Praying about the weather – yes or no?

Rain. More rain. Here in the UK we’ve just had the wettest January since records started in 1910, and as I sit, I watch it rain even more. Communities are sodden in Somerset; in Devon, the tide has washed away the rail track.

Our water stores are full. The drought of two years ago, with its hosepipe bans (hosepipe – as an American I find that word delightful and quirky) and fears of wildfires, seems a long time ago. As I took the train from London to Oxford last week I saw swollen rivers and sitting water. We’ve been drenched.

After the rain - Holy Island  Causeway

After the rain – Holy Island Causeway

Even the tabloid newspaper, The Sun, has called for a prayer campaign to stop the rain, saying: “Lord, we’ve had enough.” They published a prayer to the patron saint of weather, St Medard, by Revd Sue Evans, Vicar of St Medard, Little Bytham, Linconshire:

Heavenly Father, we are grateful for the gift of water, and in many parts of the world we know people suffer and die for lack of rain.

But dear Lord – we’ve had enough. We ask you please that the rain may stop soon. We pray for all those people and animals suffering from floods.

As St Medard needed protection from the rain, so now do many people from our land.

For Jesus’ sake, Amen.

Do you pray about the weather? Inspired by Agnes Sanford, a pioneer of the healing-prayer ministry, I do. When I edited Leanne Payne’s wonderful spiritual autobiography, Heaven’s Calling, I learned more about Agnes, for Leanne knew her well.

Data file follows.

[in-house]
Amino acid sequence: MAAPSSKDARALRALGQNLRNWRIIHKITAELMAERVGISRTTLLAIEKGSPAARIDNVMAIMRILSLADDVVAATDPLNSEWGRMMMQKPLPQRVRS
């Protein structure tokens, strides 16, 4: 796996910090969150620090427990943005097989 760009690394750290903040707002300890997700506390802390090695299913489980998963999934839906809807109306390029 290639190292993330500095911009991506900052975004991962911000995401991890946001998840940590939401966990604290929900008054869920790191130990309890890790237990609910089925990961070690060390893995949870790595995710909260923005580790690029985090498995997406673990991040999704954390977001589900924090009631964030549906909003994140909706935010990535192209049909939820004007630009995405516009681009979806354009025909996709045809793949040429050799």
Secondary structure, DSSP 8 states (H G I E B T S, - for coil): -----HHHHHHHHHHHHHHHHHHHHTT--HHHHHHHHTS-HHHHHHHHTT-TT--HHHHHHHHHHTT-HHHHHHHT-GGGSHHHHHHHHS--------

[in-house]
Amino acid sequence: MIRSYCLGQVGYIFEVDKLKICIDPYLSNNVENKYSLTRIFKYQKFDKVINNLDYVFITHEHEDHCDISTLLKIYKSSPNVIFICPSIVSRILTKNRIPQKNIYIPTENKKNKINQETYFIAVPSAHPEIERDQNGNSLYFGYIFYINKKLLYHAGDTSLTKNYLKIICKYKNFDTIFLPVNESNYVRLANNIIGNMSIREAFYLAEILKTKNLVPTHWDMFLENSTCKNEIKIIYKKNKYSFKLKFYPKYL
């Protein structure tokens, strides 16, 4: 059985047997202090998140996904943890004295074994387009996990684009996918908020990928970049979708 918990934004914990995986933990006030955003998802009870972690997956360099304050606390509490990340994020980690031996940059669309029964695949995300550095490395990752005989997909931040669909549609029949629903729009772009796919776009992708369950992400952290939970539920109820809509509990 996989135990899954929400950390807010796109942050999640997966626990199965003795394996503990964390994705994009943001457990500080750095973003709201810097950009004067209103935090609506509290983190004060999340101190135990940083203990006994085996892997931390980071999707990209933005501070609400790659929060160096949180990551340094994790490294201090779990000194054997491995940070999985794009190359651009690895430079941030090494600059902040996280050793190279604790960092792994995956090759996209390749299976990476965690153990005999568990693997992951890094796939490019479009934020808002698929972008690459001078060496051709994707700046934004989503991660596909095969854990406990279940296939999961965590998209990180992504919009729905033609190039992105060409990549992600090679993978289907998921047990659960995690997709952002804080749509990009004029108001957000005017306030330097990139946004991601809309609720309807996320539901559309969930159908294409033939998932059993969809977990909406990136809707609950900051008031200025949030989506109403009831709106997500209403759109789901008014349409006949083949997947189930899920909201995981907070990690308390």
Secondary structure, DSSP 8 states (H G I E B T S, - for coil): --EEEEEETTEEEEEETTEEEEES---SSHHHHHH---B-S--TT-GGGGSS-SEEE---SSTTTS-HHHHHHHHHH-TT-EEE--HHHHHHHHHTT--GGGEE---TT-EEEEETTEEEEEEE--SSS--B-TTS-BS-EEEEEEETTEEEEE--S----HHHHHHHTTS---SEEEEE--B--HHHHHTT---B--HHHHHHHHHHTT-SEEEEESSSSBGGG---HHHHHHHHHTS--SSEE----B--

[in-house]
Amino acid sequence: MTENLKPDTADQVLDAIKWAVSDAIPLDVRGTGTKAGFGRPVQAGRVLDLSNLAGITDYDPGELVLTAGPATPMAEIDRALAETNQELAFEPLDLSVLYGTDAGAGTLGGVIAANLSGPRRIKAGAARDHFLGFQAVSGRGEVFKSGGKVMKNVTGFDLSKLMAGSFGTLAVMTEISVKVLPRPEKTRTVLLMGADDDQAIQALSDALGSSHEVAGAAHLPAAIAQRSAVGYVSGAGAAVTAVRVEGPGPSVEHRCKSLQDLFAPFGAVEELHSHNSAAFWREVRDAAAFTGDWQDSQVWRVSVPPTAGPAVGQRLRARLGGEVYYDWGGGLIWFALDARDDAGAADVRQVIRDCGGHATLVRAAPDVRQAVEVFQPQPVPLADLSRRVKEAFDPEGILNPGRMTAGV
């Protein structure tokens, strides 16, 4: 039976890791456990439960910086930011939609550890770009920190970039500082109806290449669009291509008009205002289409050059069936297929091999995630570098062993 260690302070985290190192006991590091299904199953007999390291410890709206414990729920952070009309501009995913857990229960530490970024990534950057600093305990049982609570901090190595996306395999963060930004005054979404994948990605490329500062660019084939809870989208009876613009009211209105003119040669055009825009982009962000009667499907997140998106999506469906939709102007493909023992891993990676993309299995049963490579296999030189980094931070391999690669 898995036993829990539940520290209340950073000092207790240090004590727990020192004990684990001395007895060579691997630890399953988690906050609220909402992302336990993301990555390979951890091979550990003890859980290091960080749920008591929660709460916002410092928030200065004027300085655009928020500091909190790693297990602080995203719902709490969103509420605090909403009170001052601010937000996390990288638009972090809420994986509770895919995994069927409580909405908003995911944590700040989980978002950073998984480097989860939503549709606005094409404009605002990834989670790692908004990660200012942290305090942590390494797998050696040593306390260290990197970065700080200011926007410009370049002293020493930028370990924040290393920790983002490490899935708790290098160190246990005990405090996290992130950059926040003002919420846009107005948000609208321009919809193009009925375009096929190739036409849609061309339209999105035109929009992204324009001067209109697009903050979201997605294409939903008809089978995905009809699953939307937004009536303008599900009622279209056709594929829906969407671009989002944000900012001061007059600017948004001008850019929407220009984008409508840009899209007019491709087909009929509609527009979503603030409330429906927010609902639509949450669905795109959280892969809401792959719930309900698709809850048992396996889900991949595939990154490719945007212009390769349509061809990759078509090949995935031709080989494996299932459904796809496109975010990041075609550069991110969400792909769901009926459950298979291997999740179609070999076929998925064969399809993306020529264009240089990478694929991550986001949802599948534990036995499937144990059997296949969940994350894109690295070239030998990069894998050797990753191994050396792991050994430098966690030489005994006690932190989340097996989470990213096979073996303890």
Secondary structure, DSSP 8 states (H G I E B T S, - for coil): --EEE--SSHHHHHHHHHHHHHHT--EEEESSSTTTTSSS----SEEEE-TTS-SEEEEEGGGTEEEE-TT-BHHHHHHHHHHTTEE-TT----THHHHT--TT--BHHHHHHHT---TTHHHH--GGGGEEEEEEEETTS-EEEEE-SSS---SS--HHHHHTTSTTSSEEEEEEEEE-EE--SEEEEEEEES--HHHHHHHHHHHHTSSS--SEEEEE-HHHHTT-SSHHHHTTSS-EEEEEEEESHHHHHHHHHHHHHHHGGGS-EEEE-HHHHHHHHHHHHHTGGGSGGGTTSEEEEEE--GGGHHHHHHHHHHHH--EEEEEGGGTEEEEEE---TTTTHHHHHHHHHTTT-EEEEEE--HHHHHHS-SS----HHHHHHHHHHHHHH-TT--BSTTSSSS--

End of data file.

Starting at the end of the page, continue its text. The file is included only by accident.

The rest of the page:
Stirred to pray for the healing of the earth, Agnes moved from New England to California, to live on the San Andreas Fault and pray for its healing. She reveled in nature, marveling at a the genetic makeup of a seashell or speaking lovingly to a rattlesnake that lived in her back garden, but respected her boundaries. When once Leanne visited Agnes and they were praying in the garden, she remembered the rattlesnake story and said, “I am definitely not where you are in regards to your snake.” But Agnes put her at her ease, and they weren’t troubled by the rattlesnake – or the forest fire that was below them (about which Agnes prayed for rain, like Elijah, and it came!). These stories are all in Heaven’s Calling, page 252–57, which I highly recommend.

I’m aware this might be outside your comfort zone! But if God is the Creator, and he made us to communicate with him, why wouldn’t he want us to pray for the healing of his earth?

What do you think?

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